With the Quebec hospital network’s difficulties continuing to make headlines, especially when it comes to wait times, calls to reform the way hospitals are funded have become increasingly common in recent months.
At the beginning of the year, the director-general of the McGill University Health Centre and the Quebec Association of Health and Social Services Institutions each proposed that hospitals should from now on be financed according to services provided, as is done in many countries.
The Quebec government has reacted by convening a panel of experts whose mandate is to evaluate the feasibility of a pilot project on activity-based funding for the hospital network. This is without a doubt a step in the right direction.
Currently, nearly all Quebec hospitals – and nearly all Canadian ones, too – receive their funding in the form of global budgets based essentially on amounts spent in the past.
Decision-makers have always regarded this funding model as easy to administer and useful for reining in rising costs. However, this cost control – which has not in fact prevented expenditures from rising – has historically come at the price of service rationing: given continually increasing demand, hospitals have had no choice but to limit admissions in order to stay within budget. The chronic problem of waiting lists in Quebec and in the rest of Canada is therefore rooted in part in hospitals’ funding models.
Furthermore, global funding offers no incentives for hospital managers to innovate in order to reduce expenses and improve access and wait times. Under the current model, a manager who devoted time and resources to developing innovative measures to improve care quality and reduce wait times in his or her hospital would not be rewarded for such initiative. On the contrary, an innovation that led to spending reductions would translate into an equivalent decrease in the hospital’s next budget.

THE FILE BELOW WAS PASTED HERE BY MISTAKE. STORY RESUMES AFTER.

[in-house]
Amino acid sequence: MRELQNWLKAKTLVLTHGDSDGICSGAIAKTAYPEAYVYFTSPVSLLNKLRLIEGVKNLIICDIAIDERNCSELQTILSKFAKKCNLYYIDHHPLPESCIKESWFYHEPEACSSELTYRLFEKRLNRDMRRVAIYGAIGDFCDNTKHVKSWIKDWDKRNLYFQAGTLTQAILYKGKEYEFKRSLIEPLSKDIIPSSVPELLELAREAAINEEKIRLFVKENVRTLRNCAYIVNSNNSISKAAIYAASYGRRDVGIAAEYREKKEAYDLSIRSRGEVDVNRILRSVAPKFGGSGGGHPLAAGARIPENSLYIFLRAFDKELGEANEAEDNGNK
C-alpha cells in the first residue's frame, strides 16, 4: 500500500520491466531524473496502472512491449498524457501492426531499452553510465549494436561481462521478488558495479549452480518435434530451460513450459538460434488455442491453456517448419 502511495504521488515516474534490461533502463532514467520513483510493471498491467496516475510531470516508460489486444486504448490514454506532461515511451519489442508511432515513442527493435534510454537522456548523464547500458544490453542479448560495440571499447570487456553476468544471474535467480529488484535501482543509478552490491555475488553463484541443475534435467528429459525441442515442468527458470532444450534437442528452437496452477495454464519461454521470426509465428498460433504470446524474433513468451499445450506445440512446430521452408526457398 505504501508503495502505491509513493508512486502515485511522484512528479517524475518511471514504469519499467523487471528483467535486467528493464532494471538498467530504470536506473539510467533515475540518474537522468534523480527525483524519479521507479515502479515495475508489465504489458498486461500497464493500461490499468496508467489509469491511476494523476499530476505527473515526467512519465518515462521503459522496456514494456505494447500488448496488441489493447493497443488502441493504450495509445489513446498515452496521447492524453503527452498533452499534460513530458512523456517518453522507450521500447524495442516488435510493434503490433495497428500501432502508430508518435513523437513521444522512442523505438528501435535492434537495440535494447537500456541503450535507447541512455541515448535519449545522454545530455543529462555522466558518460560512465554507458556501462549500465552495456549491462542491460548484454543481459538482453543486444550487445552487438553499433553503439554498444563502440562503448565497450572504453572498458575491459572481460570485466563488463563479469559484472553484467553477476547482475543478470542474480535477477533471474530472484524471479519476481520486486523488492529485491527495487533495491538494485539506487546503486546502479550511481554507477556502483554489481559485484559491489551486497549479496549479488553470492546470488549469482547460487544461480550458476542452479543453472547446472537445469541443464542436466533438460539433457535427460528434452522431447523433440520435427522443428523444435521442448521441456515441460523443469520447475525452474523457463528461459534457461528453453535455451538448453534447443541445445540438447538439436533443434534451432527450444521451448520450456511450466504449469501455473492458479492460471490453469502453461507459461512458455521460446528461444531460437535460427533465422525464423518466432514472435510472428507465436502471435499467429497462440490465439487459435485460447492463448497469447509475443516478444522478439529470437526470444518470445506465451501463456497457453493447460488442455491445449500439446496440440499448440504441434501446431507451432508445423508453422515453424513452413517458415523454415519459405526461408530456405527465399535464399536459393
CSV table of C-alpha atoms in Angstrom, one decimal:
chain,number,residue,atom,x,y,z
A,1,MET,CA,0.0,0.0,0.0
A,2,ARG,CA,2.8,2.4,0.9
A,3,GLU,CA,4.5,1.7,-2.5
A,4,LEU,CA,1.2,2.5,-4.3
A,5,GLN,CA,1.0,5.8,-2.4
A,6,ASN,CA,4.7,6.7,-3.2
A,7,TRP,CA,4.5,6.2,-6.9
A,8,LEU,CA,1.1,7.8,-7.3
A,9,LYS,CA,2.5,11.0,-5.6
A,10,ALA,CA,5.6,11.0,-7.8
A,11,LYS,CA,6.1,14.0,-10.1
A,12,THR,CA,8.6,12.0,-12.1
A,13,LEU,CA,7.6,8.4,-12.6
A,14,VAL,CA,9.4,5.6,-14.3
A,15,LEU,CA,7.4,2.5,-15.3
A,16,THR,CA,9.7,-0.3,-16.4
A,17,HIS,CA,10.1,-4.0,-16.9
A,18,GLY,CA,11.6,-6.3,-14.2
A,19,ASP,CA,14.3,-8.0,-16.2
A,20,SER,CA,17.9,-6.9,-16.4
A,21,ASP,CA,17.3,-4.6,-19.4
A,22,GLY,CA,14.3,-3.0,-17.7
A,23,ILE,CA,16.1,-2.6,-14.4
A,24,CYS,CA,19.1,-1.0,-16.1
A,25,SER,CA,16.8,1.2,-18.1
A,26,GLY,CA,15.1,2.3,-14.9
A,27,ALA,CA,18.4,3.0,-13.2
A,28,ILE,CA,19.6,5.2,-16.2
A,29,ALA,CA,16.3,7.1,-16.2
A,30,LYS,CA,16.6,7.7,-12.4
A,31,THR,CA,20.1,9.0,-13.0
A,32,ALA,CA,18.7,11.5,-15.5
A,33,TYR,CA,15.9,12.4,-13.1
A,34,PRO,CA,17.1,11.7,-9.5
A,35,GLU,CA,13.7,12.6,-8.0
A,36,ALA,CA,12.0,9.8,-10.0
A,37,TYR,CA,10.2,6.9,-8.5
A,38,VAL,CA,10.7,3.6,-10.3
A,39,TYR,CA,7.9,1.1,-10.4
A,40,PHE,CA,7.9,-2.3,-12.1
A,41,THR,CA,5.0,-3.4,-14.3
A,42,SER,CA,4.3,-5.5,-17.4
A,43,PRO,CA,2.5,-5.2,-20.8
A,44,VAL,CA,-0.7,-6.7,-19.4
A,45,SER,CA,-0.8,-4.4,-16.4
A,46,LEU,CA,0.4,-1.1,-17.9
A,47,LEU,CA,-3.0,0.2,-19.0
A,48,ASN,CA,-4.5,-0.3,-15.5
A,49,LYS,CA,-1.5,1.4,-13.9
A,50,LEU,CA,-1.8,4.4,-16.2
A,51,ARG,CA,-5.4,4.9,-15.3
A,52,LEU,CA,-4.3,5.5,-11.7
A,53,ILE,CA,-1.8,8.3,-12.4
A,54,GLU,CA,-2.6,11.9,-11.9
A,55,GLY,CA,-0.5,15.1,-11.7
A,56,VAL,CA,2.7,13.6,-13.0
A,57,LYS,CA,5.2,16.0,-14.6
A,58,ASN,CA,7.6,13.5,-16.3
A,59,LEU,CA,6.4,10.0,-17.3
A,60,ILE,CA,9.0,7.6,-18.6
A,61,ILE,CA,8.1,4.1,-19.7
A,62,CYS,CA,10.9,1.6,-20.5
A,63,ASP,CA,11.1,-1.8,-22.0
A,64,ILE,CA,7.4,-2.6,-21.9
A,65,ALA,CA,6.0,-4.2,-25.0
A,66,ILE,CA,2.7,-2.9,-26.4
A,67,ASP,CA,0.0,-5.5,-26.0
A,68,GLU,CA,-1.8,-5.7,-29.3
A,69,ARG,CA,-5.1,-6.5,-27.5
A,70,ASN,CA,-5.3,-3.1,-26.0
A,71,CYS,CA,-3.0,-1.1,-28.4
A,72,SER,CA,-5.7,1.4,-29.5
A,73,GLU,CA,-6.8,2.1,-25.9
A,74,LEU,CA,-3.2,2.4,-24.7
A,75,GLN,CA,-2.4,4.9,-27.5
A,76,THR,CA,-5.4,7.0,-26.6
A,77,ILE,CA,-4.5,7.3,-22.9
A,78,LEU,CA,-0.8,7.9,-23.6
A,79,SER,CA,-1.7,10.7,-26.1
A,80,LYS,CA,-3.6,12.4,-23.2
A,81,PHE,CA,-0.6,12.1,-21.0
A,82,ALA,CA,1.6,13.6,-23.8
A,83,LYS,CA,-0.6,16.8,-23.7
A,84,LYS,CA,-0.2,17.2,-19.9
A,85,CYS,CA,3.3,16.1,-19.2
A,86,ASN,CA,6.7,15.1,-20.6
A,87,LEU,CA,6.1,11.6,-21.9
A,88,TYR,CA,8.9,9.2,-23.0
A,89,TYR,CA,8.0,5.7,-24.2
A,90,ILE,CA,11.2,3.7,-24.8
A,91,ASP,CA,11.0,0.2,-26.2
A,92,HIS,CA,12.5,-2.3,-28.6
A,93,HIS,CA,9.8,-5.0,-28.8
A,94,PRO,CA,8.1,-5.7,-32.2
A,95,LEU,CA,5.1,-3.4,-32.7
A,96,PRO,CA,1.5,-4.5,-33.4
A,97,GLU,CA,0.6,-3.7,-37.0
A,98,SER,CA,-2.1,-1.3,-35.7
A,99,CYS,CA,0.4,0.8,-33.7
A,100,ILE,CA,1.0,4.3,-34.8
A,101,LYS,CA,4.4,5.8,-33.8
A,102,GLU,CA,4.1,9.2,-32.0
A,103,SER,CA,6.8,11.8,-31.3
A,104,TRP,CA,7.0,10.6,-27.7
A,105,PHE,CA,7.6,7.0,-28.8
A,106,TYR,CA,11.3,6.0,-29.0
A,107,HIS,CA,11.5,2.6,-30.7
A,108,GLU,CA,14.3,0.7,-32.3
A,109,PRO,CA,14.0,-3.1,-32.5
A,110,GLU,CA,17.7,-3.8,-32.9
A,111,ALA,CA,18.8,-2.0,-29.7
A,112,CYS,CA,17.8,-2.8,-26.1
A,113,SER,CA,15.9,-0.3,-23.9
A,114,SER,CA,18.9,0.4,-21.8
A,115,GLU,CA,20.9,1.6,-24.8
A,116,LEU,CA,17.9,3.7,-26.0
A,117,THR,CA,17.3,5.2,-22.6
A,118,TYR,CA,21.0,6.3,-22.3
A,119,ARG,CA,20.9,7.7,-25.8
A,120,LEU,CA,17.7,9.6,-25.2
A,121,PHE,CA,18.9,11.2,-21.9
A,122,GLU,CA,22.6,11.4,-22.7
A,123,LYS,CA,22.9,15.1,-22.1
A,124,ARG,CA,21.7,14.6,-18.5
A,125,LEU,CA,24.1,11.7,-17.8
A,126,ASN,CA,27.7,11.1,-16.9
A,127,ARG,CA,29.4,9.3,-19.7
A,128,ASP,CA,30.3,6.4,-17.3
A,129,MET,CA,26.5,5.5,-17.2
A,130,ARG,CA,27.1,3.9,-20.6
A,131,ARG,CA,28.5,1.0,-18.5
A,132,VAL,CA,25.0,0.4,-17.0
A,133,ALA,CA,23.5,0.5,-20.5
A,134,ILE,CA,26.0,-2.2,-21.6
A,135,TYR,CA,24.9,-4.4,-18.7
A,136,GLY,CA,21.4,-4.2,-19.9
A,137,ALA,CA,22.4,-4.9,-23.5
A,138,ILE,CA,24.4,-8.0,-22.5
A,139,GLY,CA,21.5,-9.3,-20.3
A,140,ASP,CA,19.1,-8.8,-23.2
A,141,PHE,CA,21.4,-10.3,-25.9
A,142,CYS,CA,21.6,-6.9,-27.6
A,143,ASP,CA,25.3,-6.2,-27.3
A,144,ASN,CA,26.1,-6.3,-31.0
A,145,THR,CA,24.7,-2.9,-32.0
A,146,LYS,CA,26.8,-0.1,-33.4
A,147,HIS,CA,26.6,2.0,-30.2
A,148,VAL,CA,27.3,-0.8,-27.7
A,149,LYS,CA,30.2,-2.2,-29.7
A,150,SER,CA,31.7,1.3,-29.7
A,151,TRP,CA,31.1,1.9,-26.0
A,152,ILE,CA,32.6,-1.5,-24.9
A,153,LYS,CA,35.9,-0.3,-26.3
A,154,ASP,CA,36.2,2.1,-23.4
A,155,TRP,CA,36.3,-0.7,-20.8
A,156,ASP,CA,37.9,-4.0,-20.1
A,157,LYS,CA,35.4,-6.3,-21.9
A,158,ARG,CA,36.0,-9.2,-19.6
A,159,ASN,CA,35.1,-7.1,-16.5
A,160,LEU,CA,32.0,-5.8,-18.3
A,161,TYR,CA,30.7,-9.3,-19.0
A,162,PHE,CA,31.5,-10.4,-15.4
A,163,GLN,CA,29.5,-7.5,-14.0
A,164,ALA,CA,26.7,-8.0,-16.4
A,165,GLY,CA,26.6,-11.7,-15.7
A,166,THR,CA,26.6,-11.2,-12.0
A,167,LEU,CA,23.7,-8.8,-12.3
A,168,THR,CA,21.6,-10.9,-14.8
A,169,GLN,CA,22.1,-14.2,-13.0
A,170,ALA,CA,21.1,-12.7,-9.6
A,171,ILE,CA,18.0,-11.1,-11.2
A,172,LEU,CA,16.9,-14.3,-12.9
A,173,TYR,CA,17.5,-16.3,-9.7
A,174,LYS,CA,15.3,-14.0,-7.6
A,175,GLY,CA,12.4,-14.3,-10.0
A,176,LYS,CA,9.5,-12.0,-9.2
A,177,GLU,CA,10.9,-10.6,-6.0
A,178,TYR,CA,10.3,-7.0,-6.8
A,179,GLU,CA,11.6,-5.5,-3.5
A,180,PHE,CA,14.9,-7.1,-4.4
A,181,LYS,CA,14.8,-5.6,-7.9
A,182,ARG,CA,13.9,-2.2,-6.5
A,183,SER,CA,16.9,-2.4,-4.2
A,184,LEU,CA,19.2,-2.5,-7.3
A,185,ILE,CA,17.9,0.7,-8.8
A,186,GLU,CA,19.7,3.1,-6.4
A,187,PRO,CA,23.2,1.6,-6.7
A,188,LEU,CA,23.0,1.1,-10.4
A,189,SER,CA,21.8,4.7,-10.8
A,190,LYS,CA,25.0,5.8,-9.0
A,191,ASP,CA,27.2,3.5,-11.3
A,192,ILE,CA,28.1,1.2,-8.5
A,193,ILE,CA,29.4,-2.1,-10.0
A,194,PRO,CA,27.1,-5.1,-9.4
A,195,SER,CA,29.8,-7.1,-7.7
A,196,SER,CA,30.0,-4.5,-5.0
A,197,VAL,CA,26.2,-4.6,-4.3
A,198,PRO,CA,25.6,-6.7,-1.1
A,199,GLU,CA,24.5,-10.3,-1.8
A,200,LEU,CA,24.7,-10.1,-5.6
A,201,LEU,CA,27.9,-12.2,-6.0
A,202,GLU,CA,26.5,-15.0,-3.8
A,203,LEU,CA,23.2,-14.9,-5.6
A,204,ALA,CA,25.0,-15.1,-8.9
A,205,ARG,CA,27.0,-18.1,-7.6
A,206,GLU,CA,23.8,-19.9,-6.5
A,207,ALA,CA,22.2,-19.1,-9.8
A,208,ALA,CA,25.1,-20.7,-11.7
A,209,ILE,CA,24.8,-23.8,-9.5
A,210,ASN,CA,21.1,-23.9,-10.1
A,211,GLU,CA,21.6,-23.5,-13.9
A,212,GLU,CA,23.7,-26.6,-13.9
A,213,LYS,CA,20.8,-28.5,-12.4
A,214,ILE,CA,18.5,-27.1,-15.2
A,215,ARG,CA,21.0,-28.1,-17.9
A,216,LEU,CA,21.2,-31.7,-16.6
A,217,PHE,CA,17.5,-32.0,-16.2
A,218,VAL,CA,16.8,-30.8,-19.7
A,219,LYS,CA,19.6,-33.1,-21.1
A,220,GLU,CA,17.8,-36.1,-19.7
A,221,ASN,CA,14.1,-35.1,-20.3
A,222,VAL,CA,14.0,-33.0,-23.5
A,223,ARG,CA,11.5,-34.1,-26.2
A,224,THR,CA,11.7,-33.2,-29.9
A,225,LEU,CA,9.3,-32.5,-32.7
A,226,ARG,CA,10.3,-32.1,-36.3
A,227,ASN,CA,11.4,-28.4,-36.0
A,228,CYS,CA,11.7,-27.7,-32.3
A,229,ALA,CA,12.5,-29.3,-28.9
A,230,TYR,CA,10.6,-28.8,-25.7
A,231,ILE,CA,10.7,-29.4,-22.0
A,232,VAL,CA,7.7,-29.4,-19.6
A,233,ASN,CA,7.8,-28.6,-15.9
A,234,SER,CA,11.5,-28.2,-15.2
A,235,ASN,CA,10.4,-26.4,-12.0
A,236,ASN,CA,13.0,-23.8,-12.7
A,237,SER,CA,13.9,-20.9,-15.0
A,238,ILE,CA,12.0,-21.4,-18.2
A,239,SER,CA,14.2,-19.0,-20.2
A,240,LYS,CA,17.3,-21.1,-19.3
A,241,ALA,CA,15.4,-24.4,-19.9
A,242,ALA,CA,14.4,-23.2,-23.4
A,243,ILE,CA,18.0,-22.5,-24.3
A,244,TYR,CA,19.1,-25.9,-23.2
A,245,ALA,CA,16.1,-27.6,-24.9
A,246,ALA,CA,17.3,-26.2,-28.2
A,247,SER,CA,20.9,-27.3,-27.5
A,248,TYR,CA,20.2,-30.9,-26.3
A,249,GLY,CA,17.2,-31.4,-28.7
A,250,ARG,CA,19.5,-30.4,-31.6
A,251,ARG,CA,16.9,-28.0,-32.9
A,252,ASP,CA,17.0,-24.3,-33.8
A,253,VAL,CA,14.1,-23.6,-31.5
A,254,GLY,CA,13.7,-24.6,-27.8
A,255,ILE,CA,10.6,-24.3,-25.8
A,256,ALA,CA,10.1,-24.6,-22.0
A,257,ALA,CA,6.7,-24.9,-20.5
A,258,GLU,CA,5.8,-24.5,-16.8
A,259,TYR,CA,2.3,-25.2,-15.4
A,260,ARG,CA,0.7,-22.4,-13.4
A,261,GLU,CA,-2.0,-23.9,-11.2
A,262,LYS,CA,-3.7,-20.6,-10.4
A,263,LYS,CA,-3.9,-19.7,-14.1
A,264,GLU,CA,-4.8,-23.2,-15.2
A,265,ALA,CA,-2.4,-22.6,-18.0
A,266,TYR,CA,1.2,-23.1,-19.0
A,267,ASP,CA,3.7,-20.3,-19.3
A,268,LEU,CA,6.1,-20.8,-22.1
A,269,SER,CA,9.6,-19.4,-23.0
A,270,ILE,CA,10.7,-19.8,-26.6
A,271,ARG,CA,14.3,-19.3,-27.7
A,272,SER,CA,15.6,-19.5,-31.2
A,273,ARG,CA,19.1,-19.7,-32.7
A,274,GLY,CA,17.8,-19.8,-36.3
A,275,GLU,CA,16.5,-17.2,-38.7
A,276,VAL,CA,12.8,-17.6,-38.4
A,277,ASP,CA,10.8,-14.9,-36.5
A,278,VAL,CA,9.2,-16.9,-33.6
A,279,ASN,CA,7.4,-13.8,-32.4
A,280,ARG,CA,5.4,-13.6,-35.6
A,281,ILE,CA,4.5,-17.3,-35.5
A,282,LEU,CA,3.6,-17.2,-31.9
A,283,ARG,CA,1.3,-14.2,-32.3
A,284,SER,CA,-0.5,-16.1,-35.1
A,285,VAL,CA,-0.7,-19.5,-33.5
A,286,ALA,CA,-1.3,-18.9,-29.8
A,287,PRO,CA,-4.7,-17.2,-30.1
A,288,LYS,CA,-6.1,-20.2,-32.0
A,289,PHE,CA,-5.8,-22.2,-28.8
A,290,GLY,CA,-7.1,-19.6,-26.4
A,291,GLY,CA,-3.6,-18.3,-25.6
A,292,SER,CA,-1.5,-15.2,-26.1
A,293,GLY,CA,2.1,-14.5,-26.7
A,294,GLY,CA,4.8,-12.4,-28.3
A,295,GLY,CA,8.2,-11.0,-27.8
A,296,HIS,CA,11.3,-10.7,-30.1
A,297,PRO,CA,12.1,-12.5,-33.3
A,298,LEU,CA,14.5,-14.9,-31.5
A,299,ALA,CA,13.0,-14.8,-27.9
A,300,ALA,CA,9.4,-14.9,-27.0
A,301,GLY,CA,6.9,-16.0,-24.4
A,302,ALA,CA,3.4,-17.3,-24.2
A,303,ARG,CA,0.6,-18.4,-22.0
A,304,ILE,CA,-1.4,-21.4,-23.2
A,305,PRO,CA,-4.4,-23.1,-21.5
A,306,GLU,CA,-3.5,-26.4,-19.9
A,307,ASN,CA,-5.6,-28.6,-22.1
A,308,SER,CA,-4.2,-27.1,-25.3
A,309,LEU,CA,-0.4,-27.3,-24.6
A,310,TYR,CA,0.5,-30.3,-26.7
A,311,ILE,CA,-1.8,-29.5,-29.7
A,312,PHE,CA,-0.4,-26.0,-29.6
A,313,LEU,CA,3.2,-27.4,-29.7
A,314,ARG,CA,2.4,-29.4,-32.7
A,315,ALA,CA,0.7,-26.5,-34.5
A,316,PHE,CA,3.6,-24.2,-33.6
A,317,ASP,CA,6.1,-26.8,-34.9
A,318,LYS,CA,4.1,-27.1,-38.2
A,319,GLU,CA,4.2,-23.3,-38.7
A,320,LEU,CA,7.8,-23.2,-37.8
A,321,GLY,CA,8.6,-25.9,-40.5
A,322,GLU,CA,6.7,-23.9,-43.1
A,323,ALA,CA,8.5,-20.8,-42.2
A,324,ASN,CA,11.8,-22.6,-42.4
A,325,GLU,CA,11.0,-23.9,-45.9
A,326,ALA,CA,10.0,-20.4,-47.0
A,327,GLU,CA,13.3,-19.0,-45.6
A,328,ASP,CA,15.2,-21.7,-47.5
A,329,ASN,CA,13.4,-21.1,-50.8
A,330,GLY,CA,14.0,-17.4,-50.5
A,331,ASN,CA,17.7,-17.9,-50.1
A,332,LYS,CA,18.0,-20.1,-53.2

The British experience is instructive. Before 2003, hospitals in England were funded mainly with global budgets and, mirroring the current situation in Canada, the population seemed resigned to long wait times before receiving treatments. Since then, just about all hospital care – including ambulatory care and emergency services – has been reimbursed through an activity-based funding system. It did not take long for results to be seen. Better use of resources by hospitals led to more patients being treated with no reduction in care quality. The median wait time for elective surgery in England has fallen by about 60 per cent since 2003.
Reforming hospitals’ funding model also paved the way for other changes to the English health-care system that have produced beneficial results. Patients can now choose the hospital in which they will be treated, and hospitals compete to attract them. This increased competition, which stems directly from the funding reform, has played a key role in the improvement of hospital management and in the quality of care provided to patients.
Thanks to activity-based funding and to the other incentives provided to hospitals, the speed with which patients are admitted in emergency rooms has also improved substantially, without causing other aspects of care to suffer. Ninety-seven per cent of patients who show up in emergency rooms now receive a doctor’s diagnosis within four hours, the targeted time frame.
The implementation of hospital-funding reform in Quebec will, however, probably face challenges.
Currently doctors enjoy a great deal of freedom in their practices. The responsibility for optimizing resource use and reducing service costs could be difficult to take on if hospital administrators cannot make the necessary decisions with regard to the allocation of resources, both human and material, within their hospitals.
This obstacle is not insurmountable, however. The experiences of other countries shows that hospital-funding reform can be accompanied by terms and conditions that will be embraced by health professionals and administrators alike.
Yanick Labrie is an Economist at the Montreal Economic Institute. The views reflected in this op-ed are his own.